Las Ramblas – a street that was once the edge between the Gothic City and the newer city to the north and west. It developed as a street from the 15th Century. (Barcelona History Chapter).

Planned Expansion (The Eixample):

By the mid-1850s, Catalunya as a whole had a population of 1.67 million people.  Of these, 189,000 lived in Barcelona[iv].  At this time, based on industry, Barcelona accounted for over 25% of Spain’s gross national product.  The industries were iron and steel, and a rapidly expanding cotton industry, the fourth largest in the world.  Catalan entrepreneurs had visited England and returned with designs for spinning jennies and machine looms.  By 1861, there were almost 10,000 such looms in Catalunya[v]. Following a period of agitation for social reform, although not without the brutal suppression of a labour uprising, the Bourbon walls were allowed to be removed over a period of some ten years, and by 1865 they had all but gone.  Today, although sections of both the Roman wall and the medieval wall remain intact, nothing exists of the Bourbon wall.  By 1865, the removal of the walls meant that at last Barcelona could expand.

The industrial waterside in the 1970’s. (Adobe Stock).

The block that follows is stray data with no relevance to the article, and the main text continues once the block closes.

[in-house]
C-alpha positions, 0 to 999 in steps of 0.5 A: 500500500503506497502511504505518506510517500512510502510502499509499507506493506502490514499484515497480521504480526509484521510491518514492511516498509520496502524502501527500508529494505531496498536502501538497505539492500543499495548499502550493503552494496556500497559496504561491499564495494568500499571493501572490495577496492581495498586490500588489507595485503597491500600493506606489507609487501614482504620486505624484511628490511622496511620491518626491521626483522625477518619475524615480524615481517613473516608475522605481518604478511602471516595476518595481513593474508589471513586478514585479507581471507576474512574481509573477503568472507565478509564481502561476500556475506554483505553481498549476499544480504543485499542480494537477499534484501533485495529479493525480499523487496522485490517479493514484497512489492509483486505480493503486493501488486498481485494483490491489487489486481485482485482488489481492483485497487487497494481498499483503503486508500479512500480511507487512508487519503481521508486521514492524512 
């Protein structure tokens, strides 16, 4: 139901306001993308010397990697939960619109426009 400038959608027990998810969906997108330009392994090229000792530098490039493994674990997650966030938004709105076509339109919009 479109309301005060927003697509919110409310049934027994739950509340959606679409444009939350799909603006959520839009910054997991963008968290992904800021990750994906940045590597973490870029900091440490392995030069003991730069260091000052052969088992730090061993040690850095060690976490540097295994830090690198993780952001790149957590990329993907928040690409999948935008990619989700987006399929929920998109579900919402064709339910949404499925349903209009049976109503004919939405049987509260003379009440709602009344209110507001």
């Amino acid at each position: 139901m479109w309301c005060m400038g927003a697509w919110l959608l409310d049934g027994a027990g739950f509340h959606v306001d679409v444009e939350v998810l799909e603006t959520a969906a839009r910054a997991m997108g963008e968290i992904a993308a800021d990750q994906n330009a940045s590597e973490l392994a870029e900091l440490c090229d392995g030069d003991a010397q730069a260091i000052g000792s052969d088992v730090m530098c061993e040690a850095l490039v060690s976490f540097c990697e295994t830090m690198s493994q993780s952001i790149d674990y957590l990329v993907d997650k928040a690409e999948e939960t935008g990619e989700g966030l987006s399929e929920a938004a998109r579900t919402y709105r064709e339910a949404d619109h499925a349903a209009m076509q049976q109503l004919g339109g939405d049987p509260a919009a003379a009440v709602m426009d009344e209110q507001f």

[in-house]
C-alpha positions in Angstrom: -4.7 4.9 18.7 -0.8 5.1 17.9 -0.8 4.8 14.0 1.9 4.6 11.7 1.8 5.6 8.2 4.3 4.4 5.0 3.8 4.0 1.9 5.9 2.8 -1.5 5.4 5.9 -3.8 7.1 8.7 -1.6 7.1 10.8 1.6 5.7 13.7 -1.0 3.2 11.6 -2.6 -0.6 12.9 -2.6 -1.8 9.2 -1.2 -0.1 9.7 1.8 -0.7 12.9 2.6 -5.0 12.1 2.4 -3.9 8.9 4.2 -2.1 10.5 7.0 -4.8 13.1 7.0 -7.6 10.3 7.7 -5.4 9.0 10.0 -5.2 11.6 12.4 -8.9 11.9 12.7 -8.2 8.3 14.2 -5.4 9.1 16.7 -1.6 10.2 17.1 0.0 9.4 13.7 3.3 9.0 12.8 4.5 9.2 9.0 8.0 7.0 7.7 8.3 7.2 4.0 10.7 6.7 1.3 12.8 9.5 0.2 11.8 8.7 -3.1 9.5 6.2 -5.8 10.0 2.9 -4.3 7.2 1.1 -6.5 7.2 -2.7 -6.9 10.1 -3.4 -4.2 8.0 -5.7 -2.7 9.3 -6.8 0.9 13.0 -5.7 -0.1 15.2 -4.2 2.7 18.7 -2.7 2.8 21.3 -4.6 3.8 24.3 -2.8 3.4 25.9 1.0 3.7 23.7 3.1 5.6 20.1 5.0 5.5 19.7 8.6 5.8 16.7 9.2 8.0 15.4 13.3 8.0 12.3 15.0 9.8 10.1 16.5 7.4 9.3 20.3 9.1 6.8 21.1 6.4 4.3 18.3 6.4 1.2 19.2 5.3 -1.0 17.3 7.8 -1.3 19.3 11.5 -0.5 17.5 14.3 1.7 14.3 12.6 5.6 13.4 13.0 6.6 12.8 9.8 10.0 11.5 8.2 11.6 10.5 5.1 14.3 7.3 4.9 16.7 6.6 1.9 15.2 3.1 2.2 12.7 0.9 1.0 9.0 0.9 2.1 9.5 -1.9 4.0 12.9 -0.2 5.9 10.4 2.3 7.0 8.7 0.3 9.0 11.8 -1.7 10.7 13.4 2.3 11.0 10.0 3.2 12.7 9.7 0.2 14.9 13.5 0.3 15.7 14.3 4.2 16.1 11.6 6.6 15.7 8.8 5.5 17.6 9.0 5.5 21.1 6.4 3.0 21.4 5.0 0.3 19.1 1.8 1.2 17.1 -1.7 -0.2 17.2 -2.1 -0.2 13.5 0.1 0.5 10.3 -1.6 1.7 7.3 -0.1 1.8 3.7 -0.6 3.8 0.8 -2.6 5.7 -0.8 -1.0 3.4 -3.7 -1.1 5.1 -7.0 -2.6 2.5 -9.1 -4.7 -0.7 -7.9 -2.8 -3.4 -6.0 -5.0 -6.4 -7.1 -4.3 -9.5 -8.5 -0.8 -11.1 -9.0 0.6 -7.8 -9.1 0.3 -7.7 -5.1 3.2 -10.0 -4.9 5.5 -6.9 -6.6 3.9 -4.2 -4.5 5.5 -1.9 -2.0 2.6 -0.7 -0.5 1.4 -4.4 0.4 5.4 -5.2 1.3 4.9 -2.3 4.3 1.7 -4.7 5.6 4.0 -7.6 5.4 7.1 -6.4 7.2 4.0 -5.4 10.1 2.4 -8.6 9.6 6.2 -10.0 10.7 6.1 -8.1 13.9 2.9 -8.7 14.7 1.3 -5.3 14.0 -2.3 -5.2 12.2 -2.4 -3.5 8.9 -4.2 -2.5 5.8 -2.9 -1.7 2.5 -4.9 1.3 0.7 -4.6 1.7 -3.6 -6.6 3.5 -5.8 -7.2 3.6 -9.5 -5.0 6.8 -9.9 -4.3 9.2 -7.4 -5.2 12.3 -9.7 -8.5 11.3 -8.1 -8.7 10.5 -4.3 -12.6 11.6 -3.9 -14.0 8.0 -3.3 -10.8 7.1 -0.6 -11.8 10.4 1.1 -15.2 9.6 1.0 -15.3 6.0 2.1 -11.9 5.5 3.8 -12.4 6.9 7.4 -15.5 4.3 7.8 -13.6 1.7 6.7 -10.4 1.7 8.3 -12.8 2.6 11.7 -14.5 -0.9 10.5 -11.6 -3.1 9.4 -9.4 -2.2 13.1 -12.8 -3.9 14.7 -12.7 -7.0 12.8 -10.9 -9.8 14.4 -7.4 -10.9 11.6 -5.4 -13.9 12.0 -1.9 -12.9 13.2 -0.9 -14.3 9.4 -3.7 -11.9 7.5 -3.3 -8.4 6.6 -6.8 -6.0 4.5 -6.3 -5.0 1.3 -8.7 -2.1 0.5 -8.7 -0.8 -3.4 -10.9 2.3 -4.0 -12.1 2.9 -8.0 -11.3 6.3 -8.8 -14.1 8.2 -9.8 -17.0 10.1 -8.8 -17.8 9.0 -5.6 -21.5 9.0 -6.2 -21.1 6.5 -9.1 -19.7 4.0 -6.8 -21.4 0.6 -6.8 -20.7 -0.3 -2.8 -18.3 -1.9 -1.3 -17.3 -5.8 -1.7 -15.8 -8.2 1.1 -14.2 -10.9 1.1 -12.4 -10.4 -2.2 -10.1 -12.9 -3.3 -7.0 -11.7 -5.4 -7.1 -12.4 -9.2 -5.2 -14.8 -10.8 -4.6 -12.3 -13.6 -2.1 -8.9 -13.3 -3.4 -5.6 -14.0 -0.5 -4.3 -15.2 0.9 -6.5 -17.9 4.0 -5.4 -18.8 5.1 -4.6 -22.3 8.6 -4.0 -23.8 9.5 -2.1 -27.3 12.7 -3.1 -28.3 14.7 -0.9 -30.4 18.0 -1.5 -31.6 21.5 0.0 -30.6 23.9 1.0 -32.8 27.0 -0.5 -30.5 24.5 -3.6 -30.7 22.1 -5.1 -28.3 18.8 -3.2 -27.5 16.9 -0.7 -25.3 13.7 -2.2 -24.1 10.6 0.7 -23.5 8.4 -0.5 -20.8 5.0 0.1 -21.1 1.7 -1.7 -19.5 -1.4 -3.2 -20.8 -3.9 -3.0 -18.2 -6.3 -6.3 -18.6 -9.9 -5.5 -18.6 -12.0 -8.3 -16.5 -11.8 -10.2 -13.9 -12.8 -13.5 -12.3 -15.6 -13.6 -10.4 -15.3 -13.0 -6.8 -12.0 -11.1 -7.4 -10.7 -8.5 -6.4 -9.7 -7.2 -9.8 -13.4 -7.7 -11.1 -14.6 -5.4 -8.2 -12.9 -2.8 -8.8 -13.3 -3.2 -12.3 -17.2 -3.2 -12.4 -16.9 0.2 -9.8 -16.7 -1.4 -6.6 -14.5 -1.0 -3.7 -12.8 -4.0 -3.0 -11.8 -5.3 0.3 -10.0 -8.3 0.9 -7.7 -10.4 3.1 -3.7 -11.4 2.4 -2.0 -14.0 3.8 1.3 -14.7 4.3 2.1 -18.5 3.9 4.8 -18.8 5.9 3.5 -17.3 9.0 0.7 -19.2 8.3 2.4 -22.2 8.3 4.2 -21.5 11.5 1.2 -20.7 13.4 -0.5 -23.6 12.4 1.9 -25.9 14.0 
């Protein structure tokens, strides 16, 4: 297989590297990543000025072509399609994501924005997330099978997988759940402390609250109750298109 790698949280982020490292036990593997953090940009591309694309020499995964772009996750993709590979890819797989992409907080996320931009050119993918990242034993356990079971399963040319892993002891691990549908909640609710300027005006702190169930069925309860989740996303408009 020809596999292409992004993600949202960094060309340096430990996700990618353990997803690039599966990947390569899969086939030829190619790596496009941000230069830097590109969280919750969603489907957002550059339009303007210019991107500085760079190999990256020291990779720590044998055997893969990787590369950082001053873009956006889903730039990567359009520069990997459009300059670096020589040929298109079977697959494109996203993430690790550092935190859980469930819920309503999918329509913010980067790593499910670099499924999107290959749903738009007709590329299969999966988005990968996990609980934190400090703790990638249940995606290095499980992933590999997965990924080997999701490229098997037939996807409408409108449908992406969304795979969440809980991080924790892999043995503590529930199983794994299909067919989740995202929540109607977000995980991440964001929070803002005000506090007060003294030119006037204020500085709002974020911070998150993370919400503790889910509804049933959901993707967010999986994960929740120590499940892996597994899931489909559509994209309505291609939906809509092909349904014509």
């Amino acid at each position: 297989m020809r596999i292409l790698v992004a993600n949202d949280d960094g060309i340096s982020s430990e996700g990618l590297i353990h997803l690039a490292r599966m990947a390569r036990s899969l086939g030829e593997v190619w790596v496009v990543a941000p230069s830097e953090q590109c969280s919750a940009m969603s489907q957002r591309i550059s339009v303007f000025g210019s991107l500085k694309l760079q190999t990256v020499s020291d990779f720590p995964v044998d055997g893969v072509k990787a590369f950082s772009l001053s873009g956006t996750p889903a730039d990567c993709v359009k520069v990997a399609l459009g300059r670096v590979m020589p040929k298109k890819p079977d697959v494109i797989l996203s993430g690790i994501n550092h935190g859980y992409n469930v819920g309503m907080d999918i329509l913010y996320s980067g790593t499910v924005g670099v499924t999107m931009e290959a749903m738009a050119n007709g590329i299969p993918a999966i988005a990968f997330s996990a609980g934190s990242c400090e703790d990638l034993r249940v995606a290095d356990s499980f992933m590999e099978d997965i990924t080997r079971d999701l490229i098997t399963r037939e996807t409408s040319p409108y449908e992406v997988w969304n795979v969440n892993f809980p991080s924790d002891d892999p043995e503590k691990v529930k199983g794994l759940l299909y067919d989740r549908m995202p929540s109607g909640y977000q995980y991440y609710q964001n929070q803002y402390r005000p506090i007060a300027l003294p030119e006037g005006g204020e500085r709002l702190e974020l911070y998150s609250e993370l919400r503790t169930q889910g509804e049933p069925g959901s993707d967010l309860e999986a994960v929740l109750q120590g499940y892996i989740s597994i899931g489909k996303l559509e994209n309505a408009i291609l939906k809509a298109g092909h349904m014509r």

The expansion plan was prepared by a socialist engineer Ildefons Cerdà. It follows a similar logic to Haussmann’s redevelopment of Paris, except that Cerdà was building on agricultural land as opposed to demolishing the old city.  Cerdà’s plan won the competition, organised by the Adjantament of Barcelona in 1859, despite the fact that his plan made barely any acknowledgement of the Old City.  There was, moreover, a rival plan prepared by the City’s own municipal architect, Antoni Rovira i Trias.  Rovira’s design extended from the areas of the Ramblas into a new ceremonial square, and from here it radiated out into five segments divided by avenues.  The outer edges were defined by a canal and a railway.  By contrast, Cerdà’s plan was an unrelieved grid, the only exception being three great avenues criss-crossing the grid. The name of one of these – the Diagonala – gives the idea. The City Council selected Rovira’s plan but within eight months this decision was reversed by Madrid.  This caused considerable resentment at the time, and still rankles even today, Cerdà’s plan being criticised roundly as being monstrous, lacking in grace, “a disaster of gigantic proportions” and generally lacking in understanding of the realities of everyday urban life. This debate has resurfaced in recent years with proposals to break the Eixample into larger discrete places or superblocks.